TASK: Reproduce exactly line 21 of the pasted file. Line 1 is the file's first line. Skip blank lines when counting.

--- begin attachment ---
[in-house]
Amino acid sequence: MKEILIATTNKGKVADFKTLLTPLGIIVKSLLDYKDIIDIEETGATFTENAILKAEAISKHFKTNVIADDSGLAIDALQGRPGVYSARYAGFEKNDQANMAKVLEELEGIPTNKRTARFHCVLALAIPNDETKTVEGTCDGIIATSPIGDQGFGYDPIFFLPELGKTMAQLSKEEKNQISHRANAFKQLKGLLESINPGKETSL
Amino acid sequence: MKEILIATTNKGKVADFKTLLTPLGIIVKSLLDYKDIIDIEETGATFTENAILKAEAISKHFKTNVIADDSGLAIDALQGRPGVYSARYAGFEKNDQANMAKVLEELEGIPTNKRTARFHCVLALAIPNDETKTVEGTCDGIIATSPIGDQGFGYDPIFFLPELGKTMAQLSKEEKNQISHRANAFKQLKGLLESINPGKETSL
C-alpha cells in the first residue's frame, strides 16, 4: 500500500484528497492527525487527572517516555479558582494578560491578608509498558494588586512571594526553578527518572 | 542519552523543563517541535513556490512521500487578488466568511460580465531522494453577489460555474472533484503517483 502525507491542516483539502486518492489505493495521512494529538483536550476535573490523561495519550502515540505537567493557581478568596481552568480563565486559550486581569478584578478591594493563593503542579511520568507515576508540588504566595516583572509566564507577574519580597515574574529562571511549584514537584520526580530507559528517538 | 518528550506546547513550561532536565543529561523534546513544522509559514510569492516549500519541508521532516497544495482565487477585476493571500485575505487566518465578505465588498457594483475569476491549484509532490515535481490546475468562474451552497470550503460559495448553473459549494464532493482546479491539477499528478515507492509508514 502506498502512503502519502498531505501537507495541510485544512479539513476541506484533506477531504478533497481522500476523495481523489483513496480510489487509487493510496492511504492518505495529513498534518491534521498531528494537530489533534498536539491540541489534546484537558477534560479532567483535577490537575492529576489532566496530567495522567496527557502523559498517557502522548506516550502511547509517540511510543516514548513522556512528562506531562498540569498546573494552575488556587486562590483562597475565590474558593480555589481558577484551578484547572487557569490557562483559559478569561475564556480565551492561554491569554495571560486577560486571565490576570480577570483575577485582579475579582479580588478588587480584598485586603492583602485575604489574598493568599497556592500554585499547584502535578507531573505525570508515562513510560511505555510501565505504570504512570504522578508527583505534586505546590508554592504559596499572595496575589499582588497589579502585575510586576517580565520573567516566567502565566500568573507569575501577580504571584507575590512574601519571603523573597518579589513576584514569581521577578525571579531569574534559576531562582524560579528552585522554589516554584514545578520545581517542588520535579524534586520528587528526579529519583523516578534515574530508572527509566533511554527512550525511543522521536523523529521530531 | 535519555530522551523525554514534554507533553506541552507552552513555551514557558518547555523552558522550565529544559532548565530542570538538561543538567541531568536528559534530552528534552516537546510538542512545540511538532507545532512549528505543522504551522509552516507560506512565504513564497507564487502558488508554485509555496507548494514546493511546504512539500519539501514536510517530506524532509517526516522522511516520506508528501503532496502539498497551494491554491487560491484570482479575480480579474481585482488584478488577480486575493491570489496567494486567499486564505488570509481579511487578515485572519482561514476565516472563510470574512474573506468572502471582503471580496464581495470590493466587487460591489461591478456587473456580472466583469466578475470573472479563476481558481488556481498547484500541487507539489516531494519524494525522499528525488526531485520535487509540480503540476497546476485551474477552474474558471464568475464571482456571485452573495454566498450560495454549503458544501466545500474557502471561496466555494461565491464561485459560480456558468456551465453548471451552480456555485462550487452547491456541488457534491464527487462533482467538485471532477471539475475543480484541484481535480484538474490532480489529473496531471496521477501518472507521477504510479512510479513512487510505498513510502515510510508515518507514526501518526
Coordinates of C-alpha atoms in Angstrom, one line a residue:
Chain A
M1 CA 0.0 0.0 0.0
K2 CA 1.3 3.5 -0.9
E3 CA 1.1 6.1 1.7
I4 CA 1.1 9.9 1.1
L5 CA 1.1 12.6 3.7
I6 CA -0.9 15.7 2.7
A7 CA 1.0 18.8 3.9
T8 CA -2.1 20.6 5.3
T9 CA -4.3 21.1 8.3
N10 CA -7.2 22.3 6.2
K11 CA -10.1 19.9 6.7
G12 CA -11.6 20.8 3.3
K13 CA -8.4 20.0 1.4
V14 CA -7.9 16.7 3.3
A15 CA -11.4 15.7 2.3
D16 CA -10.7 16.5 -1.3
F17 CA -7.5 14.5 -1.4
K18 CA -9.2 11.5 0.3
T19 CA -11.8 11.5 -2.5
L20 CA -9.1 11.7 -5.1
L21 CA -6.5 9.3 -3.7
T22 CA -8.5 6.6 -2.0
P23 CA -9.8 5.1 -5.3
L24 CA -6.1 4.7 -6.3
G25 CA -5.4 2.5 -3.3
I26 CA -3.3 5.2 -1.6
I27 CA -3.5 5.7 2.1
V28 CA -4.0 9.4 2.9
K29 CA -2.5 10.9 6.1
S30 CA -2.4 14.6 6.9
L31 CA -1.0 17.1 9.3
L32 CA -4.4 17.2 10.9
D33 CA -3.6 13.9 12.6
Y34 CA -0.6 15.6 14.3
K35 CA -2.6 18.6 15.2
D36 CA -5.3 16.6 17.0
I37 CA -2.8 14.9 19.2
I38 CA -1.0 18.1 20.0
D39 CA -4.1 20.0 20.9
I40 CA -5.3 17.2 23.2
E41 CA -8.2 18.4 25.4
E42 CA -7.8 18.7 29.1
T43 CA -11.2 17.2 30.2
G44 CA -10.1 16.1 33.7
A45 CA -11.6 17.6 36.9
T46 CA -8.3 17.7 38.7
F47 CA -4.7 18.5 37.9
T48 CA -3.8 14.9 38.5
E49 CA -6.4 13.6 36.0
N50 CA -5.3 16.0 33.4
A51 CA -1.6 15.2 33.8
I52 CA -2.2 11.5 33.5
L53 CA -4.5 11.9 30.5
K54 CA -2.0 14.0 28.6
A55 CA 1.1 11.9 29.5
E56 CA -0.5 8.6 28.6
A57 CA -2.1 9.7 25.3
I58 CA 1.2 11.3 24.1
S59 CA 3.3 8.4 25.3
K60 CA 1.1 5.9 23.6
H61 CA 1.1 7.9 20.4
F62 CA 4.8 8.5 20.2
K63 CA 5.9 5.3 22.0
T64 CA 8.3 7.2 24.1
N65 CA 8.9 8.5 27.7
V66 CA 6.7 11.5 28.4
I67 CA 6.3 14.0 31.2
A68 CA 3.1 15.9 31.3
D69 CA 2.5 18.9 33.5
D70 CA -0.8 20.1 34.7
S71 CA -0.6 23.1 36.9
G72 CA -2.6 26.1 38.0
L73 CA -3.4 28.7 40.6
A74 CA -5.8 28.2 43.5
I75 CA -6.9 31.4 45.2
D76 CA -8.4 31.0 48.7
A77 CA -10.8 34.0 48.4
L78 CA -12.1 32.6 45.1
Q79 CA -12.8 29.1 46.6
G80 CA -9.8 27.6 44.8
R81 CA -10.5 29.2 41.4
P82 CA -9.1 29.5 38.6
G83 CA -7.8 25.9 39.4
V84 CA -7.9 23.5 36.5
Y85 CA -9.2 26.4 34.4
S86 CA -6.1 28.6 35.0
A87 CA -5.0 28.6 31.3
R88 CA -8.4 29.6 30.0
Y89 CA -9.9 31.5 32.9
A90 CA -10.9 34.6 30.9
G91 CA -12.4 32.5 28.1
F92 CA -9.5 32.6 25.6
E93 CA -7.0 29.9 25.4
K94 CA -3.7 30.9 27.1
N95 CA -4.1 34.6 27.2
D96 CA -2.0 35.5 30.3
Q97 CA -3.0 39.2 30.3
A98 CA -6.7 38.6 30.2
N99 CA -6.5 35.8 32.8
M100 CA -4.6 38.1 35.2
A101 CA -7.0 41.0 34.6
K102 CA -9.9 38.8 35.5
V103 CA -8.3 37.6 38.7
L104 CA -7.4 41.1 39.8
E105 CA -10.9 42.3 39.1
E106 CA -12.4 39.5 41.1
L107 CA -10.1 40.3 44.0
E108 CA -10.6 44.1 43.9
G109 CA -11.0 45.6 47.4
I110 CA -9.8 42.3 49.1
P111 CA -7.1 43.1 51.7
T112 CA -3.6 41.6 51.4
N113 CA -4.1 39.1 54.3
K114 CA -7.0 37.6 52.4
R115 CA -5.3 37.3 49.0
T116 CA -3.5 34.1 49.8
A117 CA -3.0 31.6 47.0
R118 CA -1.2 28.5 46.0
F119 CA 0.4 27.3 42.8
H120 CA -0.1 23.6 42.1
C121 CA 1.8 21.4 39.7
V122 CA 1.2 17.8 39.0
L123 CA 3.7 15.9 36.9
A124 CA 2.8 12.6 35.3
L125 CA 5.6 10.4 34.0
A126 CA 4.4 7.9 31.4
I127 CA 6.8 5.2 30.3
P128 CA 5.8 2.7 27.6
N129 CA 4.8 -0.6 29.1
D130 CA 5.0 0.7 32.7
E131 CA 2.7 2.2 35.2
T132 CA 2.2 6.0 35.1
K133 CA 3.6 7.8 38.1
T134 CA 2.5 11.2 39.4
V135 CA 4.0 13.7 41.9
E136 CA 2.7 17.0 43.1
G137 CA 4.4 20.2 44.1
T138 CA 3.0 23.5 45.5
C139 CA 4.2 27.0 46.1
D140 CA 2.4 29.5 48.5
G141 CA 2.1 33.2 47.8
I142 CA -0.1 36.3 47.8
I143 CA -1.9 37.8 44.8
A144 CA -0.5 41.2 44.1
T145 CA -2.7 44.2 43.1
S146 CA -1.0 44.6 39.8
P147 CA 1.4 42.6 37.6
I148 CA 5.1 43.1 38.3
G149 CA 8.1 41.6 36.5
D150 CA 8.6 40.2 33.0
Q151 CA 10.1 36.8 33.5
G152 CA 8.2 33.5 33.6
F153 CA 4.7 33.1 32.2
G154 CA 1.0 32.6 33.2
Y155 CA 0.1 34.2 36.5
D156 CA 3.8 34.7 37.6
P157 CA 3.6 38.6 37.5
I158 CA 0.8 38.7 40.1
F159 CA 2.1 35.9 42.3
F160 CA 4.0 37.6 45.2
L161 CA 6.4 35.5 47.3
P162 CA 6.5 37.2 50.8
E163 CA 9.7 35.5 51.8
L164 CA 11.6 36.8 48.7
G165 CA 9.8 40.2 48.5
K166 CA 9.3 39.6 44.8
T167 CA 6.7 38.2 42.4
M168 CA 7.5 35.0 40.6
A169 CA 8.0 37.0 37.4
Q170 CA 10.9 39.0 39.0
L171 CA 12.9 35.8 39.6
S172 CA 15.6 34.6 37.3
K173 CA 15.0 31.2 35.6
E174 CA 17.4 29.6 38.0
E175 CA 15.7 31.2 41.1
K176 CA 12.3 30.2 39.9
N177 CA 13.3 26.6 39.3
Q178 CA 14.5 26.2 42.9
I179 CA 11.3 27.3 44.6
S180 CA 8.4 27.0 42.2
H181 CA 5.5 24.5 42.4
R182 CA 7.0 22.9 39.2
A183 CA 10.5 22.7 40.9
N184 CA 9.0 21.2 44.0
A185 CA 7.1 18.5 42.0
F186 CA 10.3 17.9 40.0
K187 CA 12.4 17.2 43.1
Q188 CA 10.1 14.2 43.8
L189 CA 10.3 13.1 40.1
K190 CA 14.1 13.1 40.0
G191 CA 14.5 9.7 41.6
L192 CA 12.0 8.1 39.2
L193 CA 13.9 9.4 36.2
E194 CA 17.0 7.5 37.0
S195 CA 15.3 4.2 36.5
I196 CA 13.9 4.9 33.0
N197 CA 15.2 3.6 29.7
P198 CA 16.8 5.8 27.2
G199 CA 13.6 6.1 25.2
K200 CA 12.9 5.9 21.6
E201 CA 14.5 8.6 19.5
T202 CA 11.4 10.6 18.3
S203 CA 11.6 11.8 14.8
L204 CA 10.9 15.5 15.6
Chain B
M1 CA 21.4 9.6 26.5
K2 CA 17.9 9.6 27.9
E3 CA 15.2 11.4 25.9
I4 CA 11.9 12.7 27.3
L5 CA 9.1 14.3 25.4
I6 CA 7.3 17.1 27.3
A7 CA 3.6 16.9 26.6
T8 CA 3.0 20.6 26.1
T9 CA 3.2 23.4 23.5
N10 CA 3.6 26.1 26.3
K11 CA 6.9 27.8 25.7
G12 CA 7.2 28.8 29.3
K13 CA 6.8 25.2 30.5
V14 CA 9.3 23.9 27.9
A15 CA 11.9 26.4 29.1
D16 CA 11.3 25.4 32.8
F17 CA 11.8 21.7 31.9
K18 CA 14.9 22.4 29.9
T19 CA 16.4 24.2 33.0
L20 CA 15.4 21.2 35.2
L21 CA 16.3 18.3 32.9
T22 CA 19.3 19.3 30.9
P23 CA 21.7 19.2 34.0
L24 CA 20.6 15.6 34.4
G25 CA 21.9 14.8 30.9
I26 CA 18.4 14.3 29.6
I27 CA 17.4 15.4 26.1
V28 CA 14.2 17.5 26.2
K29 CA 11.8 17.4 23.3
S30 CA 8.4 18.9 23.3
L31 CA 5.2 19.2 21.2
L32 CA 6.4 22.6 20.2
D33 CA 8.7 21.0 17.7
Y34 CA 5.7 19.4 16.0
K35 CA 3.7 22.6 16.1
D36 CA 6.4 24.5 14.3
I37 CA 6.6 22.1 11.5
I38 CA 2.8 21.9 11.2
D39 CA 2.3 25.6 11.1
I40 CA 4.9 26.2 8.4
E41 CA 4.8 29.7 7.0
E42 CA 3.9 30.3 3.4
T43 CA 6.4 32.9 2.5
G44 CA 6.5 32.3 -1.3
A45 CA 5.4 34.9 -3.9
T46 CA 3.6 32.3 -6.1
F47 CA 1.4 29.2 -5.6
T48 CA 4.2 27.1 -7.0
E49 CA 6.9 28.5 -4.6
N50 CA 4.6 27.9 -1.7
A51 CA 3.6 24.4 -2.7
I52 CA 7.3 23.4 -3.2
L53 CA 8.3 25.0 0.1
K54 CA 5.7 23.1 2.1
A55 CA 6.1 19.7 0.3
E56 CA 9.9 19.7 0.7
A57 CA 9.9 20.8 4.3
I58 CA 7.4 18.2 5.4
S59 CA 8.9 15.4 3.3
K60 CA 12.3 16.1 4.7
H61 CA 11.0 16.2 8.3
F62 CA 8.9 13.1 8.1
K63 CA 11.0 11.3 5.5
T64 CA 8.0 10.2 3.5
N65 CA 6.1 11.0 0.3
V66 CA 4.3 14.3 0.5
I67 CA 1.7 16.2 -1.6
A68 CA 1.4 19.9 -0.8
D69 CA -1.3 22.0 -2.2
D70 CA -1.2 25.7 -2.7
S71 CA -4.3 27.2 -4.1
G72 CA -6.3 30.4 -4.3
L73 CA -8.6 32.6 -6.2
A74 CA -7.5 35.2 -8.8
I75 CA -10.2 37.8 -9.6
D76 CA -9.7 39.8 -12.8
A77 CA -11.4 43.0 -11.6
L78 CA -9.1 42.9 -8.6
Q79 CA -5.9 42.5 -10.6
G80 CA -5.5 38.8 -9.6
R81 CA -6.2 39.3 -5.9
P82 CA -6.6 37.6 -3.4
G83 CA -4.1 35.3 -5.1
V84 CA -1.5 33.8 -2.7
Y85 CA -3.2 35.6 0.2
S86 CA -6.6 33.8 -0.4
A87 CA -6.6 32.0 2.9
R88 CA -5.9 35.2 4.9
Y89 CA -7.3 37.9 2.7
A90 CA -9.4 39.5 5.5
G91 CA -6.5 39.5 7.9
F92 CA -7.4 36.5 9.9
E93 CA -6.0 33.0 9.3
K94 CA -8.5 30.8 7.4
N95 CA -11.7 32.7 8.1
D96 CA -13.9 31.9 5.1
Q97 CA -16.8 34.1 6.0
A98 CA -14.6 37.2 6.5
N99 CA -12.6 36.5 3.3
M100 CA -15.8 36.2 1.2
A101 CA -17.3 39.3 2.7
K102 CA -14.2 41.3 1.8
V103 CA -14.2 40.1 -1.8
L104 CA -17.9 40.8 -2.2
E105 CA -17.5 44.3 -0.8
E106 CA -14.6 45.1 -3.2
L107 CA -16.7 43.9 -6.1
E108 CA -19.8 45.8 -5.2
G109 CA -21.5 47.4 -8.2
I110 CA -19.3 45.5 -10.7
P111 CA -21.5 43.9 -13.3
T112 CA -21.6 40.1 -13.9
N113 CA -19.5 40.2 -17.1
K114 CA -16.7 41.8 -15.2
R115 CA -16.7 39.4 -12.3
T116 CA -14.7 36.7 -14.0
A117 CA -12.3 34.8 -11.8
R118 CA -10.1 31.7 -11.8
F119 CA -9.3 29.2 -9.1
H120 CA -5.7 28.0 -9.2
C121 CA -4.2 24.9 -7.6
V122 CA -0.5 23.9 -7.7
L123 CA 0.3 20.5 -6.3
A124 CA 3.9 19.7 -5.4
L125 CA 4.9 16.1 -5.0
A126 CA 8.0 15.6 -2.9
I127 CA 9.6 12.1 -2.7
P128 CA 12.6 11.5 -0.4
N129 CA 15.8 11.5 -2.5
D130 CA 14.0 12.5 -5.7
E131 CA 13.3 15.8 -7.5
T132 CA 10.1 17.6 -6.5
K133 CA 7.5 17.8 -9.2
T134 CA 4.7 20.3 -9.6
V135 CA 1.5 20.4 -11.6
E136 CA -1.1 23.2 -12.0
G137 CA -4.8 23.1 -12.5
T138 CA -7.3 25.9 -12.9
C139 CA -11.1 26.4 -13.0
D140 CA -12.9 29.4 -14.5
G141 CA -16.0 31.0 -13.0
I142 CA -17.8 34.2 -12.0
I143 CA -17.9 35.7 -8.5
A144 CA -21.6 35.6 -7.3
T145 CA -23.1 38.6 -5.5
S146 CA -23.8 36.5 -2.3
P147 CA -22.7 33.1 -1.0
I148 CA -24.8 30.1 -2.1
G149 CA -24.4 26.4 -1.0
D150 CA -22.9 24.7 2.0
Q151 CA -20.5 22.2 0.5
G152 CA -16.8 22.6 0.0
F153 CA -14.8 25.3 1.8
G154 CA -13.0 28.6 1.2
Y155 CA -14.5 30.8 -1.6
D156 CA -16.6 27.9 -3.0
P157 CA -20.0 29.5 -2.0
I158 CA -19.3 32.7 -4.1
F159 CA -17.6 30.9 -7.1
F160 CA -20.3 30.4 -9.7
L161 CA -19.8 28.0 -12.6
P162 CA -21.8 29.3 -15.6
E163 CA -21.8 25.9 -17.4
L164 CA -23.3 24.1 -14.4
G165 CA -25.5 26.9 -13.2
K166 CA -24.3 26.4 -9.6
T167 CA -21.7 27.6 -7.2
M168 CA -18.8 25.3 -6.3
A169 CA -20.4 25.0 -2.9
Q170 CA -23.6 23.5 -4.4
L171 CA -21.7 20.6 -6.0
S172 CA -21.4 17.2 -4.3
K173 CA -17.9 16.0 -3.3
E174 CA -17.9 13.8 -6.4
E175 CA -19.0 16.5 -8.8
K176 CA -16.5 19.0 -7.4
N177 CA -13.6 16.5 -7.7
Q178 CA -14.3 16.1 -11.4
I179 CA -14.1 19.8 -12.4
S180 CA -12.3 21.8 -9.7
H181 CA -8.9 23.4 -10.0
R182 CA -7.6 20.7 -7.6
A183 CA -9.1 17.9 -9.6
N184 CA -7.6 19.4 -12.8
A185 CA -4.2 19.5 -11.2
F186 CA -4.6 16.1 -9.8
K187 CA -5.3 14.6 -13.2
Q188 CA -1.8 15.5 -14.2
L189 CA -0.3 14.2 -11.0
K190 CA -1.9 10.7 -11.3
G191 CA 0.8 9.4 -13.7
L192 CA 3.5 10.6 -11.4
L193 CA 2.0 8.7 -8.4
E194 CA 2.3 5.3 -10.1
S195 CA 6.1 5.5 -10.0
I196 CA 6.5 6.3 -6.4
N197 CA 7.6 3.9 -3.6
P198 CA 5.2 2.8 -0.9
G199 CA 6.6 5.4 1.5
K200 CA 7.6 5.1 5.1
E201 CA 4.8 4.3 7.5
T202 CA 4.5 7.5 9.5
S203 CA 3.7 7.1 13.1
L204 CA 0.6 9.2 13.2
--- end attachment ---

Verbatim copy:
A15 CA -11.4 15.7 2.3